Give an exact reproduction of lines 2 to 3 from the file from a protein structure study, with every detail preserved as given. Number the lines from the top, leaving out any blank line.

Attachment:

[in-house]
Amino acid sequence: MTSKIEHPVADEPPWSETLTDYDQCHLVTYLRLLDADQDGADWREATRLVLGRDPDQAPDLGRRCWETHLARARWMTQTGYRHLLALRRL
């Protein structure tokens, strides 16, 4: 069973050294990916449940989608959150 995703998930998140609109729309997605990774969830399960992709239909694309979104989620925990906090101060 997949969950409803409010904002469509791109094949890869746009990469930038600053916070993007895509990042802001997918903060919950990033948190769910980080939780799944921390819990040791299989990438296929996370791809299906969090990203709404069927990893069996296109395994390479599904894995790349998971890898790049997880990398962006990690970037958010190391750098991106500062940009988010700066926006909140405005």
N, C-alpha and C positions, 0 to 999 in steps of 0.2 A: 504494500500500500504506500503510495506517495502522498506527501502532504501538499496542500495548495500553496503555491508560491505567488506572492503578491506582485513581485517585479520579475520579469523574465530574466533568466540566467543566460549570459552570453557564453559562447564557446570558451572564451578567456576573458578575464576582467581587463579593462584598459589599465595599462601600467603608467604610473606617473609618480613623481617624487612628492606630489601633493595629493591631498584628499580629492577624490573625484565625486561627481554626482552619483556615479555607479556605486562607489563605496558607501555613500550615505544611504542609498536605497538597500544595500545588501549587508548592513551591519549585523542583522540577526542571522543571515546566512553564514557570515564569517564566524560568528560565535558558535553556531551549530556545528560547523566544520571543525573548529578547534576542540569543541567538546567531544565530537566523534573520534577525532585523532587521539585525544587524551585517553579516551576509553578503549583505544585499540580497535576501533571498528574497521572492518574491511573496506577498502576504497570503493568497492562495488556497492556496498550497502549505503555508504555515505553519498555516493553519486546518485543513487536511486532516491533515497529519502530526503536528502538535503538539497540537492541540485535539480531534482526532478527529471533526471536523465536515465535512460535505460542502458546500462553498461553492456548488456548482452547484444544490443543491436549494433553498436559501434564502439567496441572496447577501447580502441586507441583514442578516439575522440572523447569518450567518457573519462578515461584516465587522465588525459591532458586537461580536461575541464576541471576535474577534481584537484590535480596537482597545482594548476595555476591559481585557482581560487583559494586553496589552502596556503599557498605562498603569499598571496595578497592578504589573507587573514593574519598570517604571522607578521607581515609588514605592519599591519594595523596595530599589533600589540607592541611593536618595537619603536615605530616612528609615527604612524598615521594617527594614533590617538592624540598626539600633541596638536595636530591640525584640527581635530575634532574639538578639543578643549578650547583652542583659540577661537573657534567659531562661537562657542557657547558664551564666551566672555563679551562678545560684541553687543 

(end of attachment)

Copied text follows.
Amino acid sequence: MTSKIEHPVADEPPWSETLTDYDQCHLVTYLRLLDADQDGADWREATRLVLGRDPDQAPDLGRRCWETHLARARWMTQTGYRHLLALRRL
């Protein structure tokens, strides 16, 4: 069973050294990916449940989608959150 995703998930998140609109729309997605990774969830399960992709239909694309979104989620925990906090101060 997949969950409803409010904002469509791109094949890869746009990469930038600053916070993007895509990042802001997918903060919950990033948190769910980080939780799944921390819990040791299989990438296929996370791809299906969090990203709404069927990893069996296109395994390479599904894995790349998971890898790049997880990398962006990690970037958010190391750098991106500062940009988010700066926006909140405005």